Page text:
Steely Active Member

    So interesting - because I had the same thing happen with my difficult child - delayed puberty and he was on Seroquel for many years. We went to all of these doctors, and everything came back normal, and no one could prove or disprove it was the medications.

    However, we took him off Seroquel when he had just turned 17, and 3 months later puberty hit full steam. I don't believe it is a coincidence, however, there is not any clinical data to back me up. The change was too dramatic and instant to be anything but some sort of medication reaction.
  12. susiestar

    susiestar Roll With It

    I concur that a physical is needed. PLEASE ask for a referral to a pediatric endocrinologist while you are at the physical.

    I was severely underweight as a teen (79 lbs and 5feet no inches the day I graduated high school). A year later, while away in college, I saw a pediatrician endocrinologist. I was on medications for ankylosing spondylitis (a false diagnosis) but the medication levels were so high they would only have been OK if I were a 300 lb male!! I have had lifelong problems from the years on medications for this false diagnosis. To this VERY DAY I have some problems. Though being female the hormone system "resets" with each pregnancy - 3 docs have told me this. I don't think male hormone systems reset.

    I do believe there are things that can be done, if puberty is delayed or interfered with though.

    I am sorry your son is having such problems. I took the liberty of asking my bro about this - he said it is a RANGE, but there should be some growth apparent. He also said that if it was after a cold shower it could cause the small size.

    Many hugs for your worrying mommy heart!

  13. fuddleduddledee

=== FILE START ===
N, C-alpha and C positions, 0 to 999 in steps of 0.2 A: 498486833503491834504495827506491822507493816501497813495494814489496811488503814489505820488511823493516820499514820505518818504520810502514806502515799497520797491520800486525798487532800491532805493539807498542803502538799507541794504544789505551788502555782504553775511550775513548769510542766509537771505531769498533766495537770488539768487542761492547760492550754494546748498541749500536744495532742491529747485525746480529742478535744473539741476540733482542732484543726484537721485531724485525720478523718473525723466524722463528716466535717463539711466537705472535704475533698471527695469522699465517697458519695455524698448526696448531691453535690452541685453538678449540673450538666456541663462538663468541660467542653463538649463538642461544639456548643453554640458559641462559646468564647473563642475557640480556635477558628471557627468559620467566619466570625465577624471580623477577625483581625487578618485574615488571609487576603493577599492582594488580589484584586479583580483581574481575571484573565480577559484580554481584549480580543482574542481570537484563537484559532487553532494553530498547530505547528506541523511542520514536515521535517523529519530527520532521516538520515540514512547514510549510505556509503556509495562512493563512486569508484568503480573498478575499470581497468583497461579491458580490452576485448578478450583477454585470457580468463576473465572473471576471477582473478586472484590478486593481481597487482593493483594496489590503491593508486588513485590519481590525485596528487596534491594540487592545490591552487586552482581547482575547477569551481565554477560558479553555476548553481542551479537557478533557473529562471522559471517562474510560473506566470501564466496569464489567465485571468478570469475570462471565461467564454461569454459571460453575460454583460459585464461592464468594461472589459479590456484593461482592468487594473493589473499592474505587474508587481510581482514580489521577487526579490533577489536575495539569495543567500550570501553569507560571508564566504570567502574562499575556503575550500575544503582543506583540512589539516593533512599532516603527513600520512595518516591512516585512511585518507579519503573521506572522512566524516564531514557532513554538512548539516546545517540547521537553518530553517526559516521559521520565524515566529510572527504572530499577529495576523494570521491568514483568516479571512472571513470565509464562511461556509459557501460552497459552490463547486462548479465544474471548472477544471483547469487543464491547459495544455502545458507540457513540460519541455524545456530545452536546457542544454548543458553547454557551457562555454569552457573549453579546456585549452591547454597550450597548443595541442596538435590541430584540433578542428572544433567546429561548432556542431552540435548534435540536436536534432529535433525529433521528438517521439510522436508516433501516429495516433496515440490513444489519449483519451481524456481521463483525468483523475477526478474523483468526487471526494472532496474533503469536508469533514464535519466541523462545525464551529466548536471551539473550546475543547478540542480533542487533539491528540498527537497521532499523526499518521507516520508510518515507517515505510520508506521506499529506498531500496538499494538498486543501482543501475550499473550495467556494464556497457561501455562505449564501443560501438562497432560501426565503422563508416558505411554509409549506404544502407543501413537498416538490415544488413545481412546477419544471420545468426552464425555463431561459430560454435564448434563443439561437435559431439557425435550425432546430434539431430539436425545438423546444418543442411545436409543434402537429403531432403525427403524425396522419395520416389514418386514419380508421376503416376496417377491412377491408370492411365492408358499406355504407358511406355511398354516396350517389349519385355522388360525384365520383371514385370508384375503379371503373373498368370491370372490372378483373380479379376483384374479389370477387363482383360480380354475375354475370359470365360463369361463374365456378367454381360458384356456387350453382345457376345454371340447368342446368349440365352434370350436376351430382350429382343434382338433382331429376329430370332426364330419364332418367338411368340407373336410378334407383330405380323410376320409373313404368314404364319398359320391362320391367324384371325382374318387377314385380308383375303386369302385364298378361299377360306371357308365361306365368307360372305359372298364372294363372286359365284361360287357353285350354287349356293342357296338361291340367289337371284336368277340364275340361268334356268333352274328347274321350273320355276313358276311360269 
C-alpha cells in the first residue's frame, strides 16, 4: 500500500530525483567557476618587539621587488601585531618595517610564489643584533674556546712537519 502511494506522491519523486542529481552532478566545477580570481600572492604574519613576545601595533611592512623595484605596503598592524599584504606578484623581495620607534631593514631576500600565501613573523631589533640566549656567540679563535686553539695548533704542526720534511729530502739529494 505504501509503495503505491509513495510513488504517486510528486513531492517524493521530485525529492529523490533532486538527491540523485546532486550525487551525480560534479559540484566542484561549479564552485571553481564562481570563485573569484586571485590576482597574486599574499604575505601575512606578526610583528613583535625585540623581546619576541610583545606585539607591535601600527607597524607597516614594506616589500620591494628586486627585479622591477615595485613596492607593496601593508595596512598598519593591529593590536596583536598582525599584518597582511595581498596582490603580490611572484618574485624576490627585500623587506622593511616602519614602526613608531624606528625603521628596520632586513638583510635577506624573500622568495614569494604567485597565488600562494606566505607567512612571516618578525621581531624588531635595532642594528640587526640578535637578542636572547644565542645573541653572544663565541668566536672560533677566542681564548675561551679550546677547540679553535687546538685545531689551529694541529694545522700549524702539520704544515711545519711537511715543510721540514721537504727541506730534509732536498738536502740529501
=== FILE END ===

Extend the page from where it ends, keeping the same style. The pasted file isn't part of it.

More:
fuddleduddledee New Member

    Steely, I also wonder about the Seroquel, he's been on it now since for about 5 years pratically from the time it was first approved in Canada. Matter of fact I think he was the first child his psychiatrist prescribed it for if I recall correctly. I know that Seroquel affects the production of prolactin and prolactin is the hormone that produces breast milk. His psychiatrist does take prolactin levels from time to time and the results always come back within a normal range but, what if the normal range on their tests is too high for puberty?? The dilemma then would become can he function without the Seroquel? I hate the thoughts of even going there, I never want to go back to what once was, it's so terrifying to think of the chaos, the terror, the pain I have endured over the years and he didn't weigh in excess of 200 pounds back then, I could physically restrain him back then. I know I cannot restrain him now. I love this child to the very core and yet, I still, deep within me fear him and the feral animal he can become.
  14. smallworld

    smallworld Moderator

    When was the last time his thyroid function was tested? Was it normal?
  15. fuddleduddledee

    fuddleduddledee New Member

    Thyroid is normal, we even went to see a specialist to have extra thyroid testing done to see if he was at risk for thyroid problems using the lithium. All came back normal with a resounding should never have problems due to the lithium.
  16. Steely

    Steely Active Member

    Yep. sounds like us indeed. I remember how scared I was to take difficult child off Seroquel, but yet, when I did, it was if nothing changed. It was a very weird phenomenon. The Seroquel had done wonders, but after being on it 3 years, he seemed unphased by it's dismissal. He lost about 50 pounds, started puberty, and seemed to come alive again inside his mind and body. At the same time the psychiatrist started him on Clonidine, and that seemed to quell any rages that came up. Sometimes I just wonder that if, as these kids grow, they don't need the medications they once did. Unfortunately, as parents, it is a constant revolving issue of what medications they do need. As you can see my son is not on any less medications, just different ones.

    Good luck! Go with your mommy instinct. These medications are still so new, that little to no research has been done on it.